Michael stepped forward, his voice caring and resonant, “Just listen to what this one 16 year old girl from Sweden has accomplished in a very short time. In just the last year, she has become a household name as she unleashed a world-wide torrent of activity.  Let’s see, yes, I have her name here: Greta Thunberg.  It started all so simply. She began skipping out on school every Friday and protesting in front of the Swedish parliament to demand that her government do more to tackle the challenges of the looming climate crisis. Almost single-handedly, she has created a movement that is sweeping across every country and every land! What began with one girl raising her voice has recently sparked a world-wide climate strike, led by teens, with millions gathering across the globe to demand greater action in every country to respond to climate change. There’s a note here, too, that, even in the small hamlet of Davis, CA there were hundreds upon hundreds who gathered together, young and old, speaking out to protect planet earth.  And last month, Greta delivered a passionate speech at the United Nations Climate Action Summit, accusing world leaders of not taking the climate crisis seriously. She spoke her prophetic truth to world powers, let’s listen to her words:

“My message is: We’ll be watching you!  I shouldn’t be up here. I should be back in school….  Yet, you all come to us young people for hope. How dare you! You have stolen my dreams and my childhood with your empty words…. People are suffering! People are dying! Entire ecosystems are collapsing! We are in the beginning of a mass extinction and all you can talk about is money and fairytales of eternal economic growth. How dare you!  For more than 30 years the science has been crystal clear! How dare you continue to look away and say you are doing enough when the politics and solutions needed are still nowhere in sight!”

A hush fell over the crowded hall; not a few angels were wiping away a tear.

Raphael stepped forward next, his hands quivering with emotion as he began to speak. “There are hardly any tragedies more devastating than the mass killings of our young people. These next teen prophets have lived through unspeakable horrors as they experienced first-hand the impact of gun violence at their high school. 17 of their friends, teachers and classmates were murdered at Marjory Stoneman Douglas High School only a year and a half ago. But they refuse to be silenced. They refuse to be mollified. They refuse to allow things to stay the same. These young prophetic voices are leading the fight to create sane gun laws in order to stop the madness. They gathered at the Florida state capital in Tallahassee, days after the attack, to express their outrage and frustration at the lack of responsiveness to passionate calls for the reform of current gun laws.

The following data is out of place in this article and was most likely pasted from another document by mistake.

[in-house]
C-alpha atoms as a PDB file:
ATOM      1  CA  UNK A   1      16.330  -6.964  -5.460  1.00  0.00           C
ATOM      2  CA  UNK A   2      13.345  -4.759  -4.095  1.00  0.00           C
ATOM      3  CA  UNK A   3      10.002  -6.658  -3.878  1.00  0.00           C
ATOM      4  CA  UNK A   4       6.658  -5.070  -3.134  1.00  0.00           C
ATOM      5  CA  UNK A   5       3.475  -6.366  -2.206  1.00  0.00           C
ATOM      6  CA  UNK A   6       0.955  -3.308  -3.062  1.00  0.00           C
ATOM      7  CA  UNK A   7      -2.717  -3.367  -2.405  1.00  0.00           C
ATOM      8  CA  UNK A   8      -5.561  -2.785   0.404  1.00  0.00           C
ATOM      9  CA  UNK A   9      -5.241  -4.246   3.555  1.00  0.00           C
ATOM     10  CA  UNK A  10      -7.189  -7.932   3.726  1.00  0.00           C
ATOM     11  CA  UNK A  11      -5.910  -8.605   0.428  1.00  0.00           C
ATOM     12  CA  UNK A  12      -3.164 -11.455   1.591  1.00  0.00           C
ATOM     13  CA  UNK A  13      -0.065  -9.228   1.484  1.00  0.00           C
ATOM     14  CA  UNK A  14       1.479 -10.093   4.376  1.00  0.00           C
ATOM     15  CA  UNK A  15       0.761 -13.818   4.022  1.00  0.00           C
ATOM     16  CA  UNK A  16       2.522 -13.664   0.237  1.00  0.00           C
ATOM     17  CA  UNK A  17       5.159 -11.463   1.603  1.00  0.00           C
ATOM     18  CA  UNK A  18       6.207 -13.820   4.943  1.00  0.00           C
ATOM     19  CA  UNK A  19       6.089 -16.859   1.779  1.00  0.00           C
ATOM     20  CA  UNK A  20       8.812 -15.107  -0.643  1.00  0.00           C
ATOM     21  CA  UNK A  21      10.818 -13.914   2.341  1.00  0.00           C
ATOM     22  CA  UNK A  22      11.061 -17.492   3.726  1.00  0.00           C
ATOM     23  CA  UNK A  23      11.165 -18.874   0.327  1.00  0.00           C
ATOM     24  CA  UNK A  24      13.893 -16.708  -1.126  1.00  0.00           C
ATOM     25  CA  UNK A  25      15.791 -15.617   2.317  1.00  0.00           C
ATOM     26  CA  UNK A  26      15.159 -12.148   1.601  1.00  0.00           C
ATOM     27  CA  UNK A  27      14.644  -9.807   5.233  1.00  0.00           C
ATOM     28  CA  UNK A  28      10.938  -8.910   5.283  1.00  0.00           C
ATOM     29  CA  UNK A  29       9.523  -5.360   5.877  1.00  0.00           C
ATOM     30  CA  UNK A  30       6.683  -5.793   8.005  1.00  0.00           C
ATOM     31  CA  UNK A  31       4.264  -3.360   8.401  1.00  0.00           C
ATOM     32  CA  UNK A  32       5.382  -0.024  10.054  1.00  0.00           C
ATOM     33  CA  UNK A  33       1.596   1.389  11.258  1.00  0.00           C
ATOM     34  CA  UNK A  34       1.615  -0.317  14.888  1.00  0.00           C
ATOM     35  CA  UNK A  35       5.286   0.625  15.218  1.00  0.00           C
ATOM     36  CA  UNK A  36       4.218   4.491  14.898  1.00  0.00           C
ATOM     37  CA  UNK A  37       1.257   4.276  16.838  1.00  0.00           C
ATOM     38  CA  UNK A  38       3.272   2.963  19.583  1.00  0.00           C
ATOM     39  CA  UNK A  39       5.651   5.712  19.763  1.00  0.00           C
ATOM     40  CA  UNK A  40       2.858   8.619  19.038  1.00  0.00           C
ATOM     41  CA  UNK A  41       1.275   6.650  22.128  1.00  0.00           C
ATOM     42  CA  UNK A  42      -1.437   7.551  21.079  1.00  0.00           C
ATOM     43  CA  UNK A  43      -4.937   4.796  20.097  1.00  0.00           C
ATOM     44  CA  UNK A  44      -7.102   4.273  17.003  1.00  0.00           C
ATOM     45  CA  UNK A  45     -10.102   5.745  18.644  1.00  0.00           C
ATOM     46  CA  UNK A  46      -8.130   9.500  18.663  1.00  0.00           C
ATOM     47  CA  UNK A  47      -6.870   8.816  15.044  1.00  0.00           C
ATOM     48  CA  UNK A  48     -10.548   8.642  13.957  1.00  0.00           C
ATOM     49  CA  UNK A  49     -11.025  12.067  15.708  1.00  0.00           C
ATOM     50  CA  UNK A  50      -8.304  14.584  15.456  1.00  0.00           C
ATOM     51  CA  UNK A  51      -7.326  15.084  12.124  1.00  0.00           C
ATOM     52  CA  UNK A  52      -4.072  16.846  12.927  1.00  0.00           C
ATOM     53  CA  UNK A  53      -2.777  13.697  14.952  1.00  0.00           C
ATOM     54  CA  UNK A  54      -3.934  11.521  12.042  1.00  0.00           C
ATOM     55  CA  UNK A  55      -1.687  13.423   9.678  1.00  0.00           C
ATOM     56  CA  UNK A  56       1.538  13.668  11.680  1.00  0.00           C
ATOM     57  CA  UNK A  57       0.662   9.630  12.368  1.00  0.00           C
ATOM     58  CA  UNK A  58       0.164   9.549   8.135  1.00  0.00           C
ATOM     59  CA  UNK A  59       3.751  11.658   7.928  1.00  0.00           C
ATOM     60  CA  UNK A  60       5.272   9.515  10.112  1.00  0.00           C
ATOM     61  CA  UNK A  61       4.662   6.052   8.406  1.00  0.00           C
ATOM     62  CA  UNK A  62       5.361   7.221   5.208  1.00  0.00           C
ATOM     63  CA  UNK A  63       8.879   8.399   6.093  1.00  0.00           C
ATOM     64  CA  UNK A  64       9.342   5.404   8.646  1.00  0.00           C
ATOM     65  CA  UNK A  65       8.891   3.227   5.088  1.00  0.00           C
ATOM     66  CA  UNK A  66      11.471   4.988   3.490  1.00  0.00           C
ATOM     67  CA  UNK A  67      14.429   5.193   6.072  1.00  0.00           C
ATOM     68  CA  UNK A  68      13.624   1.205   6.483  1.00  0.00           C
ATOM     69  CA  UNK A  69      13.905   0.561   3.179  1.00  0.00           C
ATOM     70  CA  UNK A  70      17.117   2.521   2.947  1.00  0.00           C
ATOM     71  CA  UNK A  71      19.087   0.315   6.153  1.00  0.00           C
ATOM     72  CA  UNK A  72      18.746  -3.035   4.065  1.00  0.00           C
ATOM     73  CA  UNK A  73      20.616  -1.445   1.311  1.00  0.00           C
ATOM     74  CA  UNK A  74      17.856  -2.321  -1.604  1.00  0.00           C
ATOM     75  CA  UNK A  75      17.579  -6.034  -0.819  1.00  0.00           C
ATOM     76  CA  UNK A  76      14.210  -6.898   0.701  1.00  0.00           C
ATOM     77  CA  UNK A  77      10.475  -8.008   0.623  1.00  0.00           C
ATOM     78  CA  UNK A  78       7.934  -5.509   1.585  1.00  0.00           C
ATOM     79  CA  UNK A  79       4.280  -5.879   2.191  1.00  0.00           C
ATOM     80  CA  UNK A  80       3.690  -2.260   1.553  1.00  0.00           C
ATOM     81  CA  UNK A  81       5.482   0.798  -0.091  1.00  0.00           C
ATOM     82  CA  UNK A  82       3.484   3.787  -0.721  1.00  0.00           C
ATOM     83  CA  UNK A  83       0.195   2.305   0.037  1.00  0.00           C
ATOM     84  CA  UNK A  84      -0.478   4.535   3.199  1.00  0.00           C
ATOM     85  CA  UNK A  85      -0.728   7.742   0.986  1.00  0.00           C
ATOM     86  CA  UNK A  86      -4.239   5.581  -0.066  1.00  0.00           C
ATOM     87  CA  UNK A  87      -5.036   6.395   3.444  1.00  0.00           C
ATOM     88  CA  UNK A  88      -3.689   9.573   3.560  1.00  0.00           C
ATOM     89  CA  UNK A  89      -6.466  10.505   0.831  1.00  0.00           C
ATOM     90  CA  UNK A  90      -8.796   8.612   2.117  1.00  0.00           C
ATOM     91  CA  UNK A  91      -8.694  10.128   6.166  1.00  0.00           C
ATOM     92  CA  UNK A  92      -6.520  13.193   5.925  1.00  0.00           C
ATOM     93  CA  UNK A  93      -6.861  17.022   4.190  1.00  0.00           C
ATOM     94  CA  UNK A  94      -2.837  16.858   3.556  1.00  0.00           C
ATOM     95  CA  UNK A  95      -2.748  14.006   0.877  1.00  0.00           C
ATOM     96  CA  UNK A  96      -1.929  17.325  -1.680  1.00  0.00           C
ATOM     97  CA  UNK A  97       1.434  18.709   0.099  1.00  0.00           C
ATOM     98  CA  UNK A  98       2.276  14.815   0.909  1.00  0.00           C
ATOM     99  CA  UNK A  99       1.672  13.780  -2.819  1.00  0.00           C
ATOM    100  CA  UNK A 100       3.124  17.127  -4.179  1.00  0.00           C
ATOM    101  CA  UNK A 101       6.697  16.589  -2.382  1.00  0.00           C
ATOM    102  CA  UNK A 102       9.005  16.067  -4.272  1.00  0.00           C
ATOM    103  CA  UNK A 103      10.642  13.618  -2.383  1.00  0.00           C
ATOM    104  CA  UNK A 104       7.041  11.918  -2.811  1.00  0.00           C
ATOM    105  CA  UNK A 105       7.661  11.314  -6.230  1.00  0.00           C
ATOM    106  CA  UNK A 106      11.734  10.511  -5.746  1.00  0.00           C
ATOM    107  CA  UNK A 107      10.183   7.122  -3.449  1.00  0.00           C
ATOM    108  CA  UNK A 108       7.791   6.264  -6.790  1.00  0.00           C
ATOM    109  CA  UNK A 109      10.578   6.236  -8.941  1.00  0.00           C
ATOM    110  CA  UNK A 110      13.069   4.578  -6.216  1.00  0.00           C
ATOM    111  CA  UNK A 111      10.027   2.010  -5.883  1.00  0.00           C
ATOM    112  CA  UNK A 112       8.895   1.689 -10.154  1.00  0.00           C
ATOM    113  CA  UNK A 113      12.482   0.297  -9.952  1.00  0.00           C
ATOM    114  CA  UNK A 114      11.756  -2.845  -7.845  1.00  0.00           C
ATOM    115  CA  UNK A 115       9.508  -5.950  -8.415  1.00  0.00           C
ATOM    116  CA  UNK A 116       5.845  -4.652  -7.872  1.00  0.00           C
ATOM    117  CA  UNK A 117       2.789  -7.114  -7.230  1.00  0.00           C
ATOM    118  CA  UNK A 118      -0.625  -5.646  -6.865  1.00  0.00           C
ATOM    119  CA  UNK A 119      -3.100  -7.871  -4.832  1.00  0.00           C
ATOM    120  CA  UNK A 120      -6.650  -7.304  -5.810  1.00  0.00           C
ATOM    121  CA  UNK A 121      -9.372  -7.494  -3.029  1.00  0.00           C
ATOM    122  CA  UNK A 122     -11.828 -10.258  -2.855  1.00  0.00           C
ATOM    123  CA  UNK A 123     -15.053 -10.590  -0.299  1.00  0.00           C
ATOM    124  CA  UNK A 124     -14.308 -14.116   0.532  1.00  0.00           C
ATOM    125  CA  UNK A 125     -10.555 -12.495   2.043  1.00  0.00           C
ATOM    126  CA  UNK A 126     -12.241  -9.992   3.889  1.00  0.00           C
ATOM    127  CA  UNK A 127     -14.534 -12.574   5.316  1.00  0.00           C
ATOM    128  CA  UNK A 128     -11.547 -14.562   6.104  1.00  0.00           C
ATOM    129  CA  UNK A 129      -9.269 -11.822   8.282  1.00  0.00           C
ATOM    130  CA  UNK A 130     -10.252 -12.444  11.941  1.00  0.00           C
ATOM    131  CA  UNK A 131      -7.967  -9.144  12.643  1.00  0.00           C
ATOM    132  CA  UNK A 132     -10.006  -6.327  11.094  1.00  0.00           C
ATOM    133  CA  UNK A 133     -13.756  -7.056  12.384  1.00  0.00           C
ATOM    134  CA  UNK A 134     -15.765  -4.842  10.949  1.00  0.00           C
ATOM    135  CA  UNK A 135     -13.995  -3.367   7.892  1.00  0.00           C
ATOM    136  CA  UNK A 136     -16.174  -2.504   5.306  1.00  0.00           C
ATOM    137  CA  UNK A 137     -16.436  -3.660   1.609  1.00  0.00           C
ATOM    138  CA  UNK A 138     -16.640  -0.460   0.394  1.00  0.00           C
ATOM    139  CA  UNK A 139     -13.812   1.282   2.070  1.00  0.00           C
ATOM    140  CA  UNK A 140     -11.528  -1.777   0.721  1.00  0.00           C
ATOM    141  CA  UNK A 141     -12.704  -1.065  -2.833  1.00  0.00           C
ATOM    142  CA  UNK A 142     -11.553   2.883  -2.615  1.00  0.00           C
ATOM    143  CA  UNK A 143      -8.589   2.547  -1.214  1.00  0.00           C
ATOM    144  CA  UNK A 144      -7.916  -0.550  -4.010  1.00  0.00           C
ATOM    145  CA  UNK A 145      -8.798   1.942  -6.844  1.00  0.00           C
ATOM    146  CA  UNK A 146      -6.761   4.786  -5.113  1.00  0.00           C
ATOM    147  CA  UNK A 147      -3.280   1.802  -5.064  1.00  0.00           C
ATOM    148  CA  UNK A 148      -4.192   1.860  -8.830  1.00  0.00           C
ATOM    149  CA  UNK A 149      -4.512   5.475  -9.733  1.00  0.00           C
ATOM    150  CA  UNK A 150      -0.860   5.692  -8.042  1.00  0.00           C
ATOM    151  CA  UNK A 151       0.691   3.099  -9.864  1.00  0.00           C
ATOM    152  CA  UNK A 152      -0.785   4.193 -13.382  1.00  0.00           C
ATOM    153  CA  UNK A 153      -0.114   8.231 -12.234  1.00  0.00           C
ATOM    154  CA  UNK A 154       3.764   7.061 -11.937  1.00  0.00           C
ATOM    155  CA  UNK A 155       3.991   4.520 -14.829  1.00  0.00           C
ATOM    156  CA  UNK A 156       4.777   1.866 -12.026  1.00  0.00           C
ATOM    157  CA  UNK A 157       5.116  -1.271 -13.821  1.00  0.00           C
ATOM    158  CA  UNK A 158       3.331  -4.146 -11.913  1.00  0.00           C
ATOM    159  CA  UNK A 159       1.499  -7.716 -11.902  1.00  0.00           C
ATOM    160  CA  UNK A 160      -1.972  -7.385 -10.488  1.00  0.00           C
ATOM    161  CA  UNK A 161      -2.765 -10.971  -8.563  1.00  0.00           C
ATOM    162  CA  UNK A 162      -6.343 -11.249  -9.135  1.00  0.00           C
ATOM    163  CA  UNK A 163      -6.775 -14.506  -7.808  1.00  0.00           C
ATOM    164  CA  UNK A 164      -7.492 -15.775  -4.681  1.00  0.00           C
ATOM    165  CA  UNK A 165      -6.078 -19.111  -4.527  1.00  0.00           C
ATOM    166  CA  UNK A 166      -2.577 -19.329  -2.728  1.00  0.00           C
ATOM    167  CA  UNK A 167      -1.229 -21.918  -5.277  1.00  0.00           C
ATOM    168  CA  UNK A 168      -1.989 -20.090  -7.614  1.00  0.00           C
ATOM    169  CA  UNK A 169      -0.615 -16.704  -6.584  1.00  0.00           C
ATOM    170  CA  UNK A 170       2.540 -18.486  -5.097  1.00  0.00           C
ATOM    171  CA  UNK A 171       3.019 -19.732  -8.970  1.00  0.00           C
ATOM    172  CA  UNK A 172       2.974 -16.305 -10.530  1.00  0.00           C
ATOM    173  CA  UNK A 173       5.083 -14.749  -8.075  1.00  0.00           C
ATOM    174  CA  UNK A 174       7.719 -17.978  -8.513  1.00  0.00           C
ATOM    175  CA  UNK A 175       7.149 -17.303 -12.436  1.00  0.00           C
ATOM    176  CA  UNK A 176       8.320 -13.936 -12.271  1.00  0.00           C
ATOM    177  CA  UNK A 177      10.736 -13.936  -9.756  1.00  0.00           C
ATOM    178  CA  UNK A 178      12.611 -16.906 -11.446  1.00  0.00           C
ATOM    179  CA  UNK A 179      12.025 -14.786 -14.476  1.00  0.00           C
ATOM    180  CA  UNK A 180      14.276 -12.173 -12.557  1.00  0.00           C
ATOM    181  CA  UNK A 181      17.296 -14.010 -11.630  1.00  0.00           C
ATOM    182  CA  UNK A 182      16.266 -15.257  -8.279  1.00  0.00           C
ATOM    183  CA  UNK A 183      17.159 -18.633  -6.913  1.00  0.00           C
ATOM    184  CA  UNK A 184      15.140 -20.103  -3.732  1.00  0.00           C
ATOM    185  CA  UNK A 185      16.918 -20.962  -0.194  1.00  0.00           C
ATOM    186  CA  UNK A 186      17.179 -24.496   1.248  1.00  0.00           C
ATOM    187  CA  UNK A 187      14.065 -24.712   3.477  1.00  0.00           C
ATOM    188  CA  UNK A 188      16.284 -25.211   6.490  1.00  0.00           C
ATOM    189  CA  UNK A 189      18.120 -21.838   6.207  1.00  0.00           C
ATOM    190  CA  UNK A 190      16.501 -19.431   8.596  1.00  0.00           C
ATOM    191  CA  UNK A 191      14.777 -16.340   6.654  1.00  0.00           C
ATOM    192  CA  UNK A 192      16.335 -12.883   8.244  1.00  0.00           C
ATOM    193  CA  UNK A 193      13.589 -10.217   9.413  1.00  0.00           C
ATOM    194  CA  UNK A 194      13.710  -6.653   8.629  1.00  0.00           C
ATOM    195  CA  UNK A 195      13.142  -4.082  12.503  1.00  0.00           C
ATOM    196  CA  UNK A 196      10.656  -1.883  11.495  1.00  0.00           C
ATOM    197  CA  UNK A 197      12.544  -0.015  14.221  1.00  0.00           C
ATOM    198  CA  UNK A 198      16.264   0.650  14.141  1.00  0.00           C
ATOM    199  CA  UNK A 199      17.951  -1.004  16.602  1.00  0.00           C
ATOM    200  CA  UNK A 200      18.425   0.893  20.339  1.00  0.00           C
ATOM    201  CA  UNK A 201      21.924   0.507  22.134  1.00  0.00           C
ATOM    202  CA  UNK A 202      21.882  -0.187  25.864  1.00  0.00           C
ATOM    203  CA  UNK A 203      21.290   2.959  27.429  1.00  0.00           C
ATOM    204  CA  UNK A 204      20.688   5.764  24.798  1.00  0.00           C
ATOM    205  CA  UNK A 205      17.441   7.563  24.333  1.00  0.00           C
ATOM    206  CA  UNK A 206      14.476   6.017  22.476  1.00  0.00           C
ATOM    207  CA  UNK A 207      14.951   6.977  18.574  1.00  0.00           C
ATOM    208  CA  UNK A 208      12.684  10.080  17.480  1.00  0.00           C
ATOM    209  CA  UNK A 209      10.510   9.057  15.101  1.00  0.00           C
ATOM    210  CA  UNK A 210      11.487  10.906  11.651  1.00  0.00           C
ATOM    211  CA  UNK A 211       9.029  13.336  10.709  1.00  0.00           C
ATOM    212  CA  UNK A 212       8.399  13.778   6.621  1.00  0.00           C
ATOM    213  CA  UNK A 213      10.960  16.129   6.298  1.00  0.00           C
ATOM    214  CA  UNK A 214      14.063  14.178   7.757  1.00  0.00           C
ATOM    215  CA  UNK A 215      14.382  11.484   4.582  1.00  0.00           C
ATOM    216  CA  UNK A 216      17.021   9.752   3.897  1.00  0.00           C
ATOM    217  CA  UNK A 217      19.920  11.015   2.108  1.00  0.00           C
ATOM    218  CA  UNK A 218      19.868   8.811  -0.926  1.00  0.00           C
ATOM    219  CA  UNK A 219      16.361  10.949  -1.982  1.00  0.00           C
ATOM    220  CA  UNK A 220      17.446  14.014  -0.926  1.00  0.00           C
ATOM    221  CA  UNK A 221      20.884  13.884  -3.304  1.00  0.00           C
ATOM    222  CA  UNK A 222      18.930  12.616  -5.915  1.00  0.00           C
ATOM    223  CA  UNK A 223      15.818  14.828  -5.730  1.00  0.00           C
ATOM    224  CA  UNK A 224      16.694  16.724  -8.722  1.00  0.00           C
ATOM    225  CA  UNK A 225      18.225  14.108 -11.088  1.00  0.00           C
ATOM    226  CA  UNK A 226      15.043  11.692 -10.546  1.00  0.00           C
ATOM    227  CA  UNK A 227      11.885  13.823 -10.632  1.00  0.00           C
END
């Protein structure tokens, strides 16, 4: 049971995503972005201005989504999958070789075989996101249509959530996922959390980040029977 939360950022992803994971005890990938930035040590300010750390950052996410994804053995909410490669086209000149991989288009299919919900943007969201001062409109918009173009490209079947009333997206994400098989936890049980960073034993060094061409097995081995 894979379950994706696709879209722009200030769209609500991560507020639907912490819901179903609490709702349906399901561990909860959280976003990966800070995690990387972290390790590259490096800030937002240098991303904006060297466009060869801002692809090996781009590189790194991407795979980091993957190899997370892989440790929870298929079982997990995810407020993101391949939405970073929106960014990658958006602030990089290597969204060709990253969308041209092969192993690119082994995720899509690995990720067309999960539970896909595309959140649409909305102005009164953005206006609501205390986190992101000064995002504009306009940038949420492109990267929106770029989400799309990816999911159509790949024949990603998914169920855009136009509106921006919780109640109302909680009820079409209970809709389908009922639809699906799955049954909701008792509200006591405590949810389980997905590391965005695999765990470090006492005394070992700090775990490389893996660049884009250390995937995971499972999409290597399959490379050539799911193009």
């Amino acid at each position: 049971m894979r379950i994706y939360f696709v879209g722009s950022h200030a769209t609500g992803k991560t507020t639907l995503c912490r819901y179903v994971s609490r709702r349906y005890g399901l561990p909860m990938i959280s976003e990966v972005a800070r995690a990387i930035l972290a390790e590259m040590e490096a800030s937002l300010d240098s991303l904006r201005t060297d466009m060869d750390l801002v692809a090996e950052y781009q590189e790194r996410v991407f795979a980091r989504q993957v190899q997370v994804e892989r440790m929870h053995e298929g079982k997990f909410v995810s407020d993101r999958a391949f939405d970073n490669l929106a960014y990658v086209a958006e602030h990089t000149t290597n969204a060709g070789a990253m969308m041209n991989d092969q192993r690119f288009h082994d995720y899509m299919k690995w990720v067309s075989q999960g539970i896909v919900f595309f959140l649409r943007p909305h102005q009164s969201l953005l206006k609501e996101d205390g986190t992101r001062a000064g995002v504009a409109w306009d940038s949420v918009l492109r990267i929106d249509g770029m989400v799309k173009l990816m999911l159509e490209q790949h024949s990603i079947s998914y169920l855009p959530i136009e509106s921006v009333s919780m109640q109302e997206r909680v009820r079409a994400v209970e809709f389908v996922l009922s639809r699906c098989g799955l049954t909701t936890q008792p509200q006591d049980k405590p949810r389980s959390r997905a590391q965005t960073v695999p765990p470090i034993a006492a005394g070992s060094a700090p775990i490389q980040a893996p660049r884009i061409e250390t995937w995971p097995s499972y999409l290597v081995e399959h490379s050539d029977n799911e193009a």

Let’s listen to the words of  Delaney Tarr, a young survivor of the attack:

“We want gun reform. We want common sense gun laws. We want stronger mental health checks and background checks to work in conjunction…. We want privatized selling to be be completely reformed so that you can’t just walk into a building with $130 in your pocket and walk out with an AR 15! …[The lawmakers] must do right by us or they will lose their jobs…. We’ve had enough of thoughts and prayers… We are coming after every single one of you and demanding that you make a change.” (https://www.cnn.com/2018/02/21/us/neveragain-parkland-shooting-rallies-quotes-trnd/index.html)

The angels hovered over the edges of their seats, uplifted by the courage and conviction they were witnessing in these brave young individuals. Maybe, just maybe, there is hope; hope for the  world, hope for the beautiful souls created in God’s image. The angels hung tightly to these wisps of hope.